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For the large part the home inspection sector in Canada is primarily made up of a number of volunteer organizations going through various stages of organizational maturation. The home inspection sector continues to establish standards on a volunteer basis. Even these volunteer organizations do not have the majority of home inspectors aligned as members in the province. There are estimates in the range that 1/3rd to 1/2 of home inspectors are individual practitioners that are unaligned with a provincial home inspection association.
In this blog I specifically want to focus on the provincial perspective. This is the root level of deciding to travel the path towards licensing or some other viable form of regulation for home inspecors. At the current time of this writing only the province of British Columbia has a regulation in place for licensing of home inspectors since eraly this year. The licensing process is managed by BPCPA.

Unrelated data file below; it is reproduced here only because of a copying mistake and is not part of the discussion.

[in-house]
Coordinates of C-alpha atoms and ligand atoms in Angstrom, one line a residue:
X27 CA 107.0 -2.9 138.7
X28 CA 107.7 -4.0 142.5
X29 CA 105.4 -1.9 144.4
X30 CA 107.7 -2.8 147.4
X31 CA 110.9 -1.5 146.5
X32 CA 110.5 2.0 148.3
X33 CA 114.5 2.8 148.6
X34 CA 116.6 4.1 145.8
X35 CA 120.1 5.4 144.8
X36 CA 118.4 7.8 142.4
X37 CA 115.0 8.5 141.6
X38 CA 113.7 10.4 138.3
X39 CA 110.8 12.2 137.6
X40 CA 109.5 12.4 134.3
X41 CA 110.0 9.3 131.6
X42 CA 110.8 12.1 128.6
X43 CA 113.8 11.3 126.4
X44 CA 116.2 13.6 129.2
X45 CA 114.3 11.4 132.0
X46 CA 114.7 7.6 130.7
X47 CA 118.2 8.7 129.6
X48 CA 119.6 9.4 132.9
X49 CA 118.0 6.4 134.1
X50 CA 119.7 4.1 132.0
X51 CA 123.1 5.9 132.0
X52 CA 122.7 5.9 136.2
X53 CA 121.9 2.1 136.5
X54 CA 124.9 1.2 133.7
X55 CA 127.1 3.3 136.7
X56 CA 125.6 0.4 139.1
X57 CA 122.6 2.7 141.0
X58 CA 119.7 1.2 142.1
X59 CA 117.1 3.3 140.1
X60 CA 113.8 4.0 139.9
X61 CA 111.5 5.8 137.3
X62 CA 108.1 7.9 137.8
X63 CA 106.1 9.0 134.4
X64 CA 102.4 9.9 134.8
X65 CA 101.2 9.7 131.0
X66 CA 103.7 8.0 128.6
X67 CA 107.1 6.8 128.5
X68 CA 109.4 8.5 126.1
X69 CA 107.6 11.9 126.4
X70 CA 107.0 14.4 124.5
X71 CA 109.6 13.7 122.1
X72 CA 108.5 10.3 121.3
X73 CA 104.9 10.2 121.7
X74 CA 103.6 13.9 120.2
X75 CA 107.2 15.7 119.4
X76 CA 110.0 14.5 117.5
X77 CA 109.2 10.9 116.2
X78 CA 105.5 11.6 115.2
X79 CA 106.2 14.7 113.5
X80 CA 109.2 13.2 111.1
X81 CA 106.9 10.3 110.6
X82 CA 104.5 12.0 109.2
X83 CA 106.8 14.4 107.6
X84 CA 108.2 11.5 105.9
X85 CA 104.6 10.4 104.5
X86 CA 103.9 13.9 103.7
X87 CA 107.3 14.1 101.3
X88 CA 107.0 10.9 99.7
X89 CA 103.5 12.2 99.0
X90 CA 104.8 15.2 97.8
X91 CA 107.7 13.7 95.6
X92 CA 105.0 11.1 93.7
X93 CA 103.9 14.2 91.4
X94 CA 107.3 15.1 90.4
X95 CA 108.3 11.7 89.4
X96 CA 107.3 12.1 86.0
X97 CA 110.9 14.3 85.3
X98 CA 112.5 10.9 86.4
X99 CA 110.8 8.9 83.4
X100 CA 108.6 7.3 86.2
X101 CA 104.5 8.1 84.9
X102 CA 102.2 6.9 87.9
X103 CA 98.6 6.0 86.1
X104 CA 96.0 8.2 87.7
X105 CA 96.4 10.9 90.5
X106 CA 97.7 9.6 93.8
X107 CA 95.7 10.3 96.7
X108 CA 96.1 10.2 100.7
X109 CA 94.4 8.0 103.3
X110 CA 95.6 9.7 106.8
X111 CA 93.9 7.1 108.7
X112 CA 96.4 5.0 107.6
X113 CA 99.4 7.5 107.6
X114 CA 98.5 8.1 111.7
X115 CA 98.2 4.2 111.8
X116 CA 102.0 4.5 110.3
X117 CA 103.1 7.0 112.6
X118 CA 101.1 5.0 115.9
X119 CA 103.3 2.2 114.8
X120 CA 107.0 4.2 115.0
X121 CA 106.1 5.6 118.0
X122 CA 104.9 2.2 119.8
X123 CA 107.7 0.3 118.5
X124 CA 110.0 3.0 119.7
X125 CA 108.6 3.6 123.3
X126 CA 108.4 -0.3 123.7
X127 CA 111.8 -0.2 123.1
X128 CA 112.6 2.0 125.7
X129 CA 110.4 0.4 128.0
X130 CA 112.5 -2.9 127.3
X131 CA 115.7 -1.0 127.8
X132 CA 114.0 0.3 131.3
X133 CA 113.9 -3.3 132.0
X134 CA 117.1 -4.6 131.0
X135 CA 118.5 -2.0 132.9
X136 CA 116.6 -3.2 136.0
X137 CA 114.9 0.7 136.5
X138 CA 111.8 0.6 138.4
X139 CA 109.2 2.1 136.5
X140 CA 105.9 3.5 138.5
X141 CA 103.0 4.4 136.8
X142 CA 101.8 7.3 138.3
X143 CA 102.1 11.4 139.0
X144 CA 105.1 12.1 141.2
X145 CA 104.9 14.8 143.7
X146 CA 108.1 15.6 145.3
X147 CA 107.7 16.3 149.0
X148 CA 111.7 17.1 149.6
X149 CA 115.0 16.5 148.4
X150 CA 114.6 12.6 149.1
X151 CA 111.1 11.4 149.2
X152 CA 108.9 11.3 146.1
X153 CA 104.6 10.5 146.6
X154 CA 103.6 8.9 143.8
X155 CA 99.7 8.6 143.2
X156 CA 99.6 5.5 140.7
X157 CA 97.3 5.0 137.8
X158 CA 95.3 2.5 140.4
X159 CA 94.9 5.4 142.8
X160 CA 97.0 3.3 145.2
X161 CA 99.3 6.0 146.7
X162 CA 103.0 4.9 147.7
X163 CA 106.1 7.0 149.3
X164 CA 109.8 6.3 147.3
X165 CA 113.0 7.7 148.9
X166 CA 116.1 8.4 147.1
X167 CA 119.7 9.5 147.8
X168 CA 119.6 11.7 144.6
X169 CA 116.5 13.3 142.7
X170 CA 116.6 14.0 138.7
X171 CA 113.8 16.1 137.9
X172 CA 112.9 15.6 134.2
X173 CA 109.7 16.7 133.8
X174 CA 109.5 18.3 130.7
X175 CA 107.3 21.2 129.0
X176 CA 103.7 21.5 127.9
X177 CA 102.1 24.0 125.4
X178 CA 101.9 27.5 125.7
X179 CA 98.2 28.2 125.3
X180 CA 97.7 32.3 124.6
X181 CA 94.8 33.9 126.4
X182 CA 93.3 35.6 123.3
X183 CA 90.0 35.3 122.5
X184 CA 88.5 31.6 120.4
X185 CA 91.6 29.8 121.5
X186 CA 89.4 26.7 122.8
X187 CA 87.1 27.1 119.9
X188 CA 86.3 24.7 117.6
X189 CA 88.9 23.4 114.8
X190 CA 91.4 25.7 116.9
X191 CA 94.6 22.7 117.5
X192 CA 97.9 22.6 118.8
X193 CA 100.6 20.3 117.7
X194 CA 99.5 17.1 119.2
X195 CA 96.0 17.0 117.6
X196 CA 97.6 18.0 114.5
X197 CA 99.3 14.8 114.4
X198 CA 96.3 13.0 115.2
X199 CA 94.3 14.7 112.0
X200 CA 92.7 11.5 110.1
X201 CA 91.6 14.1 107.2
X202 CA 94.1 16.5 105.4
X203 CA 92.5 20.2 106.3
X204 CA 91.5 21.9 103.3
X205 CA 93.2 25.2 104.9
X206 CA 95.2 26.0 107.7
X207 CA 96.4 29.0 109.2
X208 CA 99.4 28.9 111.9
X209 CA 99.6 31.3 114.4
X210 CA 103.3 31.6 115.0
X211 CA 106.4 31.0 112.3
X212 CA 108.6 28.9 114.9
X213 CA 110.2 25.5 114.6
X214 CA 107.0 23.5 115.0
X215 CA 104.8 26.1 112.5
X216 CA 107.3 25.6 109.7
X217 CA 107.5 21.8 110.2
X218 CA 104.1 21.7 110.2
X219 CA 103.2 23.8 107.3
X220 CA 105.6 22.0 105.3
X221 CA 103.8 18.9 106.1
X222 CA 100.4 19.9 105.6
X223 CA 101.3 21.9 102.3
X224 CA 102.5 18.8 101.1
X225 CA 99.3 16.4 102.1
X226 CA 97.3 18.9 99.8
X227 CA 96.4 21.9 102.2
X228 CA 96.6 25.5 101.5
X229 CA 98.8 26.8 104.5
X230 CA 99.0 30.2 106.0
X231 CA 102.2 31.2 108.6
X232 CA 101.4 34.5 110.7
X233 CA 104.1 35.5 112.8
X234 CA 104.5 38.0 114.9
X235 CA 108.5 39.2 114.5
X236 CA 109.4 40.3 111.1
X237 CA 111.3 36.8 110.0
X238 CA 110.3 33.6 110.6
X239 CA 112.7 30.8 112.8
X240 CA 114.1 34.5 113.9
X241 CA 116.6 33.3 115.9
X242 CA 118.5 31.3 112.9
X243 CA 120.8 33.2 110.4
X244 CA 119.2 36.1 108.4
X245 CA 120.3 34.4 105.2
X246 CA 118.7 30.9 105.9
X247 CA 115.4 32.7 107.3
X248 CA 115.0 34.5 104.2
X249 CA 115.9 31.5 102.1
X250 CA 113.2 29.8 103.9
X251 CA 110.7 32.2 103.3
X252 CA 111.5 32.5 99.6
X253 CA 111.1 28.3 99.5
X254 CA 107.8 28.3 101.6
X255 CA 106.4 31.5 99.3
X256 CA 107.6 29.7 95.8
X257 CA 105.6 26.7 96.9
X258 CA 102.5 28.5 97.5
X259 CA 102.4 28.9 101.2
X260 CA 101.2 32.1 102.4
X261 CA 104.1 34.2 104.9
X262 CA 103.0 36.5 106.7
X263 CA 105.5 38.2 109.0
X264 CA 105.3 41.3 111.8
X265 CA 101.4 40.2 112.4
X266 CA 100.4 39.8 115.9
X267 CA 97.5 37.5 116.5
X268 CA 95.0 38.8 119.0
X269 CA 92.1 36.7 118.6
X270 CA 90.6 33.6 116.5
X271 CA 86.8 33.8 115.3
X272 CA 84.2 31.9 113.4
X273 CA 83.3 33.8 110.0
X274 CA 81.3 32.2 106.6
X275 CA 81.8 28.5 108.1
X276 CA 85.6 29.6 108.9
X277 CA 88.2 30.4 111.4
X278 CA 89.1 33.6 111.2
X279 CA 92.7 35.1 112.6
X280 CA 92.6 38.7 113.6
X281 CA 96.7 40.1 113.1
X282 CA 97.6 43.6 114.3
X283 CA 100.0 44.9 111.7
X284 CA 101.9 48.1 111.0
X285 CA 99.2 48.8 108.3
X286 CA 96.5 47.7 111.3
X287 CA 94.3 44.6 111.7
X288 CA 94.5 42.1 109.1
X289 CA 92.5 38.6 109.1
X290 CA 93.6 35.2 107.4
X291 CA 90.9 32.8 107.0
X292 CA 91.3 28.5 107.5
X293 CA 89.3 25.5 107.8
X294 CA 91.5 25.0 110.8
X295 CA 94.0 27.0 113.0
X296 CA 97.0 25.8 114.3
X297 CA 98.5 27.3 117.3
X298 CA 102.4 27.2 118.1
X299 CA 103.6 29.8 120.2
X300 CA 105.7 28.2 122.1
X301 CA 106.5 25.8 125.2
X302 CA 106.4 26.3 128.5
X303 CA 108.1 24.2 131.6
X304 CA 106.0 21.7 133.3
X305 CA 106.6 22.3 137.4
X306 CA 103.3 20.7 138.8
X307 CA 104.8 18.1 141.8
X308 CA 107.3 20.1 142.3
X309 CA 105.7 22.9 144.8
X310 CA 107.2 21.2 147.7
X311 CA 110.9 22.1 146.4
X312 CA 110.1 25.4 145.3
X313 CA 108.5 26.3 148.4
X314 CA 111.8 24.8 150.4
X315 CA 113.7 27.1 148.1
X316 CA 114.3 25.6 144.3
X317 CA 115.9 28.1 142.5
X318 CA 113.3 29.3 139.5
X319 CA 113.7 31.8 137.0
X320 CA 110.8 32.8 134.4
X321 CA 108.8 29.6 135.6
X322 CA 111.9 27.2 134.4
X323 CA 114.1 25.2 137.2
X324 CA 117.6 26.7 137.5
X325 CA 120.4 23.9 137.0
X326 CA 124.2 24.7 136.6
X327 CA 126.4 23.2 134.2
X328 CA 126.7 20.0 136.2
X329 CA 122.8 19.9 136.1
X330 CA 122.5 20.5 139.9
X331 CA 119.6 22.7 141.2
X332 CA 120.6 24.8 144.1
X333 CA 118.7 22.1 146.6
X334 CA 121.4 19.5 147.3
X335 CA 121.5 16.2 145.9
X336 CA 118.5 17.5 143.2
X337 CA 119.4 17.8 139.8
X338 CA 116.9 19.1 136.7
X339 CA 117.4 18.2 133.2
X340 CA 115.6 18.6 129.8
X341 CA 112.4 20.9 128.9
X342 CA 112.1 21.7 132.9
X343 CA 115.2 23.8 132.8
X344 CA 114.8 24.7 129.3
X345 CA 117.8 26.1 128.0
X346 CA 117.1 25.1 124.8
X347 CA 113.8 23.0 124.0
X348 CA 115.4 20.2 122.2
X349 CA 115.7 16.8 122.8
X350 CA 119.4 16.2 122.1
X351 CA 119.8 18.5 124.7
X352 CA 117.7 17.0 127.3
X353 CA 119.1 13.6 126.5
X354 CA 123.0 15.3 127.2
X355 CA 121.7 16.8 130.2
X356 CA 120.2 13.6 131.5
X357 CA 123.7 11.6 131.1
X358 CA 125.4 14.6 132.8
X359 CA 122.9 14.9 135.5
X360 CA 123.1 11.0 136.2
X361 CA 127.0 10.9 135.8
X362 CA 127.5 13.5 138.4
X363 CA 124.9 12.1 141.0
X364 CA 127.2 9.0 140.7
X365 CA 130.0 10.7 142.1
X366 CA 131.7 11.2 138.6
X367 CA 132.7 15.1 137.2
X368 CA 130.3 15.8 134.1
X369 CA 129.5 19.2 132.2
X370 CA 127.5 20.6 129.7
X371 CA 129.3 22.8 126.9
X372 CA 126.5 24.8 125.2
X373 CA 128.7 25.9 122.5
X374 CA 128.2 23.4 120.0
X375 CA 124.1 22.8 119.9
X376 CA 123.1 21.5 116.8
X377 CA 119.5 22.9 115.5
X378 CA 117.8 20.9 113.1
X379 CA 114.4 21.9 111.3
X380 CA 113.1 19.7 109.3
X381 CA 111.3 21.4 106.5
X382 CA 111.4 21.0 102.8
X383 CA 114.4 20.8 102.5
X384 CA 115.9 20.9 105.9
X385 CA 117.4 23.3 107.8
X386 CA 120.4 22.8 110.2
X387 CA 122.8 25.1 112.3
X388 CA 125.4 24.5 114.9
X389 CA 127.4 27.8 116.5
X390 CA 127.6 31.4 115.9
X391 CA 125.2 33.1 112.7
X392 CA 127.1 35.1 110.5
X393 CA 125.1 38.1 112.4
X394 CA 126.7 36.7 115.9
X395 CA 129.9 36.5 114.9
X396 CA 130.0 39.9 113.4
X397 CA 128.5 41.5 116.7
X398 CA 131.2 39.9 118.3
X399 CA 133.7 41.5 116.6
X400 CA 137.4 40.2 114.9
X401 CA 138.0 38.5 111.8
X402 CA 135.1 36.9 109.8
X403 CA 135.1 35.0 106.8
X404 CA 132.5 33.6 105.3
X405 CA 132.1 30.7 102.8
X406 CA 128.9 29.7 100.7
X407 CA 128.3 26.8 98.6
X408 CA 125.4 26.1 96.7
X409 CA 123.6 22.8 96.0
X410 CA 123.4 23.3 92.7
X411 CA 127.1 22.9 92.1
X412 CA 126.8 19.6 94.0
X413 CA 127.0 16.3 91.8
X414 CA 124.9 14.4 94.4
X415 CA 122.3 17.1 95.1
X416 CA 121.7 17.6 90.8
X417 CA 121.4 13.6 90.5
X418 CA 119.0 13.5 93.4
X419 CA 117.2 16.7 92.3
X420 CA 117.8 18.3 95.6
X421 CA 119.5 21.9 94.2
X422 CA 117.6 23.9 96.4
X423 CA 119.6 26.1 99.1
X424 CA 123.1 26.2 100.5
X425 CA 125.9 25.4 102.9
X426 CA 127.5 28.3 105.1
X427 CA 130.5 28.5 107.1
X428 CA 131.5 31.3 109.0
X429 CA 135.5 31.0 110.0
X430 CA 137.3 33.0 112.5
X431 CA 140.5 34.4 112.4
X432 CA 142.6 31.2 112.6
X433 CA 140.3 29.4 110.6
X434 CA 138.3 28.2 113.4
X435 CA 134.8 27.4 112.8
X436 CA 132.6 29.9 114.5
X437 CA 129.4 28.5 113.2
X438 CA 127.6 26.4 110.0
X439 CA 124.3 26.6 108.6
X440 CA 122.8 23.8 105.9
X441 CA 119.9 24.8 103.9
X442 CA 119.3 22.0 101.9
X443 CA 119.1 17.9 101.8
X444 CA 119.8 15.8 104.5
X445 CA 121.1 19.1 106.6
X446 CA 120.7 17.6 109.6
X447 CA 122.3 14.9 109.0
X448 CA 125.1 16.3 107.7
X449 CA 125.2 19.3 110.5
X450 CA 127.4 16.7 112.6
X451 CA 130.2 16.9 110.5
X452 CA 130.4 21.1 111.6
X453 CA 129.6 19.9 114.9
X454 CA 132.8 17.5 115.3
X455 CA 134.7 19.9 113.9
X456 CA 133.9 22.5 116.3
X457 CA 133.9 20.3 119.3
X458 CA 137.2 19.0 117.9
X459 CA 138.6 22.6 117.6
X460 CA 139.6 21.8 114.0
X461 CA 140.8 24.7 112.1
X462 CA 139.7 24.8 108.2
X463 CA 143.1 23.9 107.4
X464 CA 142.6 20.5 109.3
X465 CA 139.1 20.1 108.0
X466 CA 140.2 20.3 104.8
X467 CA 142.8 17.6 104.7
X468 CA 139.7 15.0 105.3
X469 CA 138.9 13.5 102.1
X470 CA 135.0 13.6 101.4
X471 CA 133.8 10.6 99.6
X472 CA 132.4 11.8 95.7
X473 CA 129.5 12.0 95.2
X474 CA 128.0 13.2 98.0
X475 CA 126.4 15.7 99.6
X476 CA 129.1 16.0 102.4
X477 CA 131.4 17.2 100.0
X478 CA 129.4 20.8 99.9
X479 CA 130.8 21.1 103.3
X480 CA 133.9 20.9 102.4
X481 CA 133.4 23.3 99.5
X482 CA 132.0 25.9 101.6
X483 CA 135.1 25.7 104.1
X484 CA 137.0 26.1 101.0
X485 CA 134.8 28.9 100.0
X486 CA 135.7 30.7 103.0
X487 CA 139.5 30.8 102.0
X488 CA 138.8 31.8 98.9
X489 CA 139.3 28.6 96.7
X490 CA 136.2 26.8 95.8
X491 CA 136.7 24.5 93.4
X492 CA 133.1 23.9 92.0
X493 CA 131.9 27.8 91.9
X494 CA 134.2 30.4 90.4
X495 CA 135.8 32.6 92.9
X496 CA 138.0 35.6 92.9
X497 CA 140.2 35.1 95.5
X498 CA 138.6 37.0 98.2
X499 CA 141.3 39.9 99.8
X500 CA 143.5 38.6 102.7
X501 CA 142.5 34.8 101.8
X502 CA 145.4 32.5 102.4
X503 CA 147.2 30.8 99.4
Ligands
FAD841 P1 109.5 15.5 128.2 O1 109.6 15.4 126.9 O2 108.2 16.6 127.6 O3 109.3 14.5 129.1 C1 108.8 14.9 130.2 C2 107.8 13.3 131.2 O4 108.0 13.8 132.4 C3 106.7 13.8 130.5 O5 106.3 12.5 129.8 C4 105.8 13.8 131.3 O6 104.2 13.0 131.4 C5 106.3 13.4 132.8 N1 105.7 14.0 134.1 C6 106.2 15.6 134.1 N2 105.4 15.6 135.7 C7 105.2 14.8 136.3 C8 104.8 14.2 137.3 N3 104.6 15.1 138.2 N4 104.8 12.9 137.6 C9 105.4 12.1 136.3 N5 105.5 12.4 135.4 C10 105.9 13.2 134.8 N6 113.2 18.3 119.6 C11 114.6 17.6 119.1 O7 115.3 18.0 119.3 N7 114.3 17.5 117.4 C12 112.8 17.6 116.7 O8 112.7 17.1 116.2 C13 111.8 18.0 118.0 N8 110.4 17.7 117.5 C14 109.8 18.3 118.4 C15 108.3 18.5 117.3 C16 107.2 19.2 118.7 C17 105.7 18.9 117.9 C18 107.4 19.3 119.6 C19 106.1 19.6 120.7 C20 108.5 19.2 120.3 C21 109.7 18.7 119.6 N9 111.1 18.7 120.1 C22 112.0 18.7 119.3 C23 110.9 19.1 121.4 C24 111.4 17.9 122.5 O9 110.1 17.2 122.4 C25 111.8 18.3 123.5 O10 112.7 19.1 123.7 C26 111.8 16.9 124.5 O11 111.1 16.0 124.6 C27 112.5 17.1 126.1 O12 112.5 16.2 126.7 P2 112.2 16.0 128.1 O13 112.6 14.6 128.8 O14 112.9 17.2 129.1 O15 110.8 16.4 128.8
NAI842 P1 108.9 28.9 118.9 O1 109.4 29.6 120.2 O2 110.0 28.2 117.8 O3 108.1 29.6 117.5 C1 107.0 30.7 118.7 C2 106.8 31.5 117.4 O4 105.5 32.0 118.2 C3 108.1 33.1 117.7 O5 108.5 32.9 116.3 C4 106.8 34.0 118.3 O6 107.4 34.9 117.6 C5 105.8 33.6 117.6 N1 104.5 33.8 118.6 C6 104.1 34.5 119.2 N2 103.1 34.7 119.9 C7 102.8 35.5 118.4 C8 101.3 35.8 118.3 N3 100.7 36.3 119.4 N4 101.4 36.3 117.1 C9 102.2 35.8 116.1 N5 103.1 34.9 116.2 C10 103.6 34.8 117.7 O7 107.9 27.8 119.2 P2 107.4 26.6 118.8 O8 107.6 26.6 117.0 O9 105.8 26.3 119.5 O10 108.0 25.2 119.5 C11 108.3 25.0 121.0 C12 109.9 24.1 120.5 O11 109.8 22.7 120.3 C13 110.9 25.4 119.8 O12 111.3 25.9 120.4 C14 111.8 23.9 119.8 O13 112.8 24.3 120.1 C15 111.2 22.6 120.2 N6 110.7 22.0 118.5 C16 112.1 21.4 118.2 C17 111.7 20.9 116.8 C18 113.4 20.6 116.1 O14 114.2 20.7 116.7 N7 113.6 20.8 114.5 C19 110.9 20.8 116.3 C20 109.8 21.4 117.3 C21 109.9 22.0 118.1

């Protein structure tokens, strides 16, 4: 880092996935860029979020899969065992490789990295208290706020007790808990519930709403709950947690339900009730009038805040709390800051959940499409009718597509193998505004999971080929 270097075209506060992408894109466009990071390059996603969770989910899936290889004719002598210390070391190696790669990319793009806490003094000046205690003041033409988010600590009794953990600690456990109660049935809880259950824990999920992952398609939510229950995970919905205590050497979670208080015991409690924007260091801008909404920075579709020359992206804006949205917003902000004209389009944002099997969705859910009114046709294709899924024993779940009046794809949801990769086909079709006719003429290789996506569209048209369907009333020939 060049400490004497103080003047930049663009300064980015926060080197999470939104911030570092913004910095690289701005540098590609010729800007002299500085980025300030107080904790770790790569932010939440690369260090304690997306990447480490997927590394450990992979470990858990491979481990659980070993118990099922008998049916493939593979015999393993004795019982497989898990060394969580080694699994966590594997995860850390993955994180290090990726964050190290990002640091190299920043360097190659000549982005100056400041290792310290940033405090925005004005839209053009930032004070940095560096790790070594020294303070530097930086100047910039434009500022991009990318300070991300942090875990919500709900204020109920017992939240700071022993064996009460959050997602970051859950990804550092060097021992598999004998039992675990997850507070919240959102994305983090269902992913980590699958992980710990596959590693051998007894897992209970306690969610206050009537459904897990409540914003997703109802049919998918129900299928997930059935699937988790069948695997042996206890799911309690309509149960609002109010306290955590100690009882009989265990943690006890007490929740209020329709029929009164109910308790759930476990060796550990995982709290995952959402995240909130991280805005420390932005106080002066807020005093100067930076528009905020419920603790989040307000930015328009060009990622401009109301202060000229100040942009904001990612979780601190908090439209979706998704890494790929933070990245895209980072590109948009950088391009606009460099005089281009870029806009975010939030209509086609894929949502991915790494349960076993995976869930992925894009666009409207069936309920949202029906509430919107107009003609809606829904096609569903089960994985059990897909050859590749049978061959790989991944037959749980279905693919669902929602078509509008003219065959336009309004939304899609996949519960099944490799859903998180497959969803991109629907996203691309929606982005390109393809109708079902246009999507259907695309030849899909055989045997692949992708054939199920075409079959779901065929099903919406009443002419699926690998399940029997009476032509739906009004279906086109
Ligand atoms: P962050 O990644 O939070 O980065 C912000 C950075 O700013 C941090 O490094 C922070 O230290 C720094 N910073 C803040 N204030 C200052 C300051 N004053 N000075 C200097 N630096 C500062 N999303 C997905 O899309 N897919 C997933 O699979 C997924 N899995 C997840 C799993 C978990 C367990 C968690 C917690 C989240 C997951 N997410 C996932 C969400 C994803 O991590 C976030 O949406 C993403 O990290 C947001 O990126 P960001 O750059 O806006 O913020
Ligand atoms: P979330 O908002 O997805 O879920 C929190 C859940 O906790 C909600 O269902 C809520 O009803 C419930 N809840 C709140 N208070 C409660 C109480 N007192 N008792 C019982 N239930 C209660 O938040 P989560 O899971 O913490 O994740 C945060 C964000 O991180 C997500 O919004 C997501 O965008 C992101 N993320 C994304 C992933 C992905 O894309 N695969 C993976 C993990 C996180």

Home inspector licensing discussions seems to be the buzz word in several other provinces. Not every home inspector wants to see licensing in the sector, after all, it will seemingly weed out some of the part-timers, as well as those that do not meet the standard set to continue to practice. Such was the case in British Columbia where the number of home inpectors dropped of by perhaps 1/3rd after licensing.
So let's take a closer look at some of the details. I will focus more specifically on my province - Ontario.
In the discipline of compliance frameworks, there is self management, which involves the industry taking the lead in intiatives to control business practices, as well as to educate the public towards good consumer or safety habits.